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Dangerous behaviour common in trucking; economics the cause

New report reveals culture of risk-taking and dangerous behaviour in the trucking industry


A risk-taking mentality is entrenched within the transport industry and economic pressures may be a driving force behind it, according to findings from the nation’s workplace safety agency.

A new report from Safe Work Australia sheds an uncomfortable light on transport practices, revealing employers and employees are aware of dangerous behaviour going on and — more troubling — are prepared to accept it.

About a third (31 per cent) of employers believe workers ignore safety to get the job done, while 22 per cent believe staff break rules due to management pressure.

Almost half (45 per cent) of workers believe risks are unavoidable, while 40 per cent of bosses claim their workplace does not suit those overly concerned about injury (20 per cent for workers).

The report found that 20 per cent of employers break safety rules to complete work on time (six per cent in other industries); consider minor incidents a normal part of the job (10 per cent in other industries); and accept dangerous behaviour as long as there are no accidents (two per cent in other industries).

Transport employers nominate risk-taking and unsafe work practices as their top two perceived causes of injuries, which the report says are largely made up of sprains, strains and chronic joint or muscle conditions.

“Transport industry employers are more accepting of risk taking, rule breaking and minor incidents than employers in other industries,” the report says.

“Findings suggest that the apparent acceptance of unsafe work practices in the industry may be due to the economic pressures on the industry and the uncontrolled nature of the physical environment in which work is carried out, especially for van and light truck drivers.”

Transport ranks high among other industries when it comes to injuries and fatalities, but it appears there is a significant number of businesses which still do not take the issue seriously.

“Many employers in the transport industry appear to acknowledge that unsafe work practices and risk taking are leading to the high levels of injuries and fatalities in the industry,” Safe Work Australia says.

“The higher acceptance of risk taking and rule breaking in the transport industry compared to other industries is concerning. These may be key factors driving the high levels of injuries and fatalities.”

But while employers believe a large amount of rule-breaking is going on, workers think otherwise. Only six per cent claim they ignore safety rules to get the job done, and 12 per cent blame management pressure for breaking rules.

Furthermore, only one per cent of workers surveyed say they receive financial rewards for breaking the rules.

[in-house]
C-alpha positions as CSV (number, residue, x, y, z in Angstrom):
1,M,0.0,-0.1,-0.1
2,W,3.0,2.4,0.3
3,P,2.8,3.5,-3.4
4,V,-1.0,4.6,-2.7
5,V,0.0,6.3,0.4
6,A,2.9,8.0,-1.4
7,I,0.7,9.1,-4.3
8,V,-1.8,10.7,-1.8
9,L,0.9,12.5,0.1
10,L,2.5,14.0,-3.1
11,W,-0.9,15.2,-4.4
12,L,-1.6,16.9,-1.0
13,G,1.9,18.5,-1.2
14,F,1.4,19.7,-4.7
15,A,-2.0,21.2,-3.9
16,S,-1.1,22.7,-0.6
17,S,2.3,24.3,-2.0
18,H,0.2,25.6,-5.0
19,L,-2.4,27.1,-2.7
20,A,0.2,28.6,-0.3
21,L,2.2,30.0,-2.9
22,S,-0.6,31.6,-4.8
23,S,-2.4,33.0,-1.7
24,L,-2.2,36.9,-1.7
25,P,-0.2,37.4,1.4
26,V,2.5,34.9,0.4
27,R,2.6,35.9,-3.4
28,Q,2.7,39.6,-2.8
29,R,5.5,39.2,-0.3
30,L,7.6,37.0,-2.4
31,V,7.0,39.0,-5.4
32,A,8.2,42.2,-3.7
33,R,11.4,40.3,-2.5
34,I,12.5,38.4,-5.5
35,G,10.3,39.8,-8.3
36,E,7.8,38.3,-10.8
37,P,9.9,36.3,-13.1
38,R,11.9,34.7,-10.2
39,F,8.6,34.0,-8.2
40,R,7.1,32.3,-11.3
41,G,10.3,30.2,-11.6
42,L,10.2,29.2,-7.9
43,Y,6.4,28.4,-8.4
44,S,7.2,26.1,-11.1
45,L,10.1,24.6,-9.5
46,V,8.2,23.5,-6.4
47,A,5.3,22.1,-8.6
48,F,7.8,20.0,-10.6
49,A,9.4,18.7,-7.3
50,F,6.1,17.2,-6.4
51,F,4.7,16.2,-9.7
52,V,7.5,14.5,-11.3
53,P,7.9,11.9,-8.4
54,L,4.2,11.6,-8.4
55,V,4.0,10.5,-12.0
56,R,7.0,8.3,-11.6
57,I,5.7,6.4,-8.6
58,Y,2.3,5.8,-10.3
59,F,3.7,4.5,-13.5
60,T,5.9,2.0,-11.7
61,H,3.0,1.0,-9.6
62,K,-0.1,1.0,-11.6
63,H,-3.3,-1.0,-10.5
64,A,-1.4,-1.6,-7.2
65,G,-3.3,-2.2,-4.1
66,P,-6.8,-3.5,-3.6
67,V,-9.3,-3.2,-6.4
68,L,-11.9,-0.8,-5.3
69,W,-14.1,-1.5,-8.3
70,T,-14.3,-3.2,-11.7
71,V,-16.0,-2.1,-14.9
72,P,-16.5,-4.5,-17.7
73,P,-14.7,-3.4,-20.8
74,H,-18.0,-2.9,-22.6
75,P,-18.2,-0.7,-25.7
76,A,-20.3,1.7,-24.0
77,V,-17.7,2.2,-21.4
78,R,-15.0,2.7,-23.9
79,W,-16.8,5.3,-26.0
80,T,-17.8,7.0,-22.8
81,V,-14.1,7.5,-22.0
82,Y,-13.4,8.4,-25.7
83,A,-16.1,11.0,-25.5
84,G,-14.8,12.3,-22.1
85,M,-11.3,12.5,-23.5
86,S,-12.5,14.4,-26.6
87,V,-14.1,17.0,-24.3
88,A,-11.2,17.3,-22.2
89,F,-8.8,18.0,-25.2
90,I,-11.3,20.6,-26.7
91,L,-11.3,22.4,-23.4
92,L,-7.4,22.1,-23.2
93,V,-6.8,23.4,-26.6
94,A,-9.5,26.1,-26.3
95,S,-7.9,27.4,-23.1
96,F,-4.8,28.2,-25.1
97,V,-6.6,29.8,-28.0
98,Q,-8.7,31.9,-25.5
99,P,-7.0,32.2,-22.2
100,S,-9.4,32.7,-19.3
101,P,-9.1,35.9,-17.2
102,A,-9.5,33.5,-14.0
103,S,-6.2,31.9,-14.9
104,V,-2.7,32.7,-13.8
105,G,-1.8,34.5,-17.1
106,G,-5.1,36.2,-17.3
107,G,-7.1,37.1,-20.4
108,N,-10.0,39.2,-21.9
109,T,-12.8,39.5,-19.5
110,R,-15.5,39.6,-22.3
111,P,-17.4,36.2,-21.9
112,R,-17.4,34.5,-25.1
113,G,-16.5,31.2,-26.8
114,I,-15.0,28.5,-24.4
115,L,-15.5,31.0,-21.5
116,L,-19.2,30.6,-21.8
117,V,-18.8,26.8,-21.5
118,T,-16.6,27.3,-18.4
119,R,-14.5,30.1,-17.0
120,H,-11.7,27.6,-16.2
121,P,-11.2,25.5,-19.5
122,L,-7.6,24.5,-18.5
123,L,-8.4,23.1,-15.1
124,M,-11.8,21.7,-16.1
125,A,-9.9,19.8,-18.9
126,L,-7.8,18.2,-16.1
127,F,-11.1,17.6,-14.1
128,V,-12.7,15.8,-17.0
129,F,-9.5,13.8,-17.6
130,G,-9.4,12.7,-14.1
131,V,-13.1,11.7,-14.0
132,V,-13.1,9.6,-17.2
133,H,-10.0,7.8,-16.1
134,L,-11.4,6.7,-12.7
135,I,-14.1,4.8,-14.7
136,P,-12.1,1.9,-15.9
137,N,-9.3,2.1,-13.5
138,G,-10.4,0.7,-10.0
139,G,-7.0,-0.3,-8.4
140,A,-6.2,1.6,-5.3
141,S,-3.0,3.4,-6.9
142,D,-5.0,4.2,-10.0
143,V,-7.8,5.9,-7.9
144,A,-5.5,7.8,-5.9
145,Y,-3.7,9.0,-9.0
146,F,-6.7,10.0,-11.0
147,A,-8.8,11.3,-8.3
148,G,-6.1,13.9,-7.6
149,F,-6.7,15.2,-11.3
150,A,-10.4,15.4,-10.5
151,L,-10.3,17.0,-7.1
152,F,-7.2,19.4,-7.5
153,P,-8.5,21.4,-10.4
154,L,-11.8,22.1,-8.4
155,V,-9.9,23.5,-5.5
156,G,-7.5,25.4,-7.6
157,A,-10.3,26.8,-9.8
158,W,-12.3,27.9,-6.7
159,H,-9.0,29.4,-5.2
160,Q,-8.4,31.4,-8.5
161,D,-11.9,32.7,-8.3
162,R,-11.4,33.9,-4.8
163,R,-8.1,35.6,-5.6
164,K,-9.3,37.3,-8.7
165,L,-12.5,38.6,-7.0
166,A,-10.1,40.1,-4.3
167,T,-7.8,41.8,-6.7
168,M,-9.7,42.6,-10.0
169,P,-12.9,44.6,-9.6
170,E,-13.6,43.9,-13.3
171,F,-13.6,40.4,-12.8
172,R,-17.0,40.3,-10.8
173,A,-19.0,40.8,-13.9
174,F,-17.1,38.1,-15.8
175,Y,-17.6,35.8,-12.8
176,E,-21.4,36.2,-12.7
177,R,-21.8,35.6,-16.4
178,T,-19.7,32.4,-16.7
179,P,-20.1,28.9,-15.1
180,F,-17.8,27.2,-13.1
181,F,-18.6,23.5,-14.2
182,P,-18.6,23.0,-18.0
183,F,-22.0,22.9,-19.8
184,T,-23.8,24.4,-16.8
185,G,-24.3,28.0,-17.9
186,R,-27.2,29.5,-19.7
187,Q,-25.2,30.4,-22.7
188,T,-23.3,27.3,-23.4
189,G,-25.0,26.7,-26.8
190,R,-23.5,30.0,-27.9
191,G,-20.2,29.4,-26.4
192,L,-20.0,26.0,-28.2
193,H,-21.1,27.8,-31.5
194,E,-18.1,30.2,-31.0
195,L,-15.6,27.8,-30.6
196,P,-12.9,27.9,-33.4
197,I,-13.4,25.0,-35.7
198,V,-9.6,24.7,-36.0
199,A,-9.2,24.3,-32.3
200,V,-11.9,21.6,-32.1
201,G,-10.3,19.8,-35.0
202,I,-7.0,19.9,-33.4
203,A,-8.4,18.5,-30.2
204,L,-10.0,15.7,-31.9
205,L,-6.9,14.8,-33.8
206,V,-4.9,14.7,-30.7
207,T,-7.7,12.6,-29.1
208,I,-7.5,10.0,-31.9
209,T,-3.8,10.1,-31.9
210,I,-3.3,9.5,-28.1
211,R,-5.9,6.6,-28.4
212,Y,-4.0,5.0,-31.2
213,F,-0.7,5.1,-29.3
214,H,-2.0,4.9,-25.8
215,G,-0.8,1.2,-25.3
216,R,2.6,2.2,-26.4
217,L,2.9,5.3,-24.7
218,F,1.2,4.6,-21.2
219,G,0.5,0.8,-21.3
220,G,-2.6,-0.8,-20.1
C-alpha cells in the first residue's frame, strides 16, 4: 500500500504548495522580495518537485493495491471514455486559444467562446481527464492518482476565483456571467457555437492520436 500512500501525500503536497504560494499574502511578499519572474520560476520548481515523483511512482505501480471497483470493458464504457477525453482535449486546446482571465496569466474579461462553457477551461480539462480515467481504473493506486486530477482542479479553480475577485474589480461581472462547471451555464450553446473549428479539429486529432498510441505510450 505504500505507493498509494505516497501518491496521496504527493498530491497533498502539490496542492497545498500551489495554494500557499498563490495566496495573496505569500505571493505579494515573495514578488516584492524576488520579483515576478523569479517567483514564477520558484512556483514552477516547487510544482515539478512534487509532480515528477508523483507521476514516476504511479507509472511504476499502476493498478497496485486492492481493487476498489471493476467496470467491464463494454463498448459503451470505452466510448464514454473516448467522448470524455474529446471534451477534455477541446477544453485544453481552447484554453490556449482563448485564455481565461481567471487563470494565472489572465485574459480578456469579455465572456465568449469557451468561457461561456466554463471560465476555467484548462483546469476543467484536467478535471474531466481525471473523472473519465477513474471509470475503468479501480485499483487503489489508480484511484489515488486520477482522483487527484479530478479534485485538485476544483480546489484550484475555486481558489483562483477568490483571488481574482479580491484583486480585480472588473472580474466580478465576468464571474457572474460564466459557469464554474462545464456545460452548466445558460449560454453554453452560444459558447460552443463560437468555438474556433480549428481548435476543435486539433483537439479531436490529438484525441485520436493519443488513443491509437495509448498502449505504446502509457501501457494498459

About 30 per cent of employers see conditions at the workplace as stopping employees from following safety rules, compared to 17 per cent of workers.

“The findings suggest that workplace conditions and, to some degree, pressure from management stops workers from following safety practices, highlighting work design as a problem,” the report says.

Safe Work Australia believes regulators need to work directly with the industry to address its acceptance of unsafe practices, but adds that a one-size-fits-all approach will not work.

“The differences in the way owner-drivers operate compared with employing businesses suggest tailored approaches are the way to go,” it says.

A recent campaign built around safety workshops struggled to attract interest from owner-drivers, compared to business owners and managers.

“Difficulties contacting owner-drivers highlighted that workshops are probably not the preferred way of influencing this group about safe work practices. Other ways of working with them need to be considered,” the report says.

The Transport Workers Union (TWU) has used the report’s findings to urge the Road Safety Remuneration Tribunal to hold major parties in the transport supply chain accountable.

TWU national secretary Tony Sheldon has labelled the findings “a damning indictment”.

“Rules are being broken because of pressure from billion-dollar companies at the top,” he says.

Sheldon claims drivers are pressured to skip breaks, drive fatigued for longer and faster with overloaded vehicles and face the sack if they do not accept breaking the rules.

“For too long truck drivers and transport operators have carried the can for what is going wrong in our industry,” Sheldon says.

“Trucking is Australia’s deadliest profession and until the very source of this problem is addressed, the carnage will continue.”


Photography: Brad Gardner

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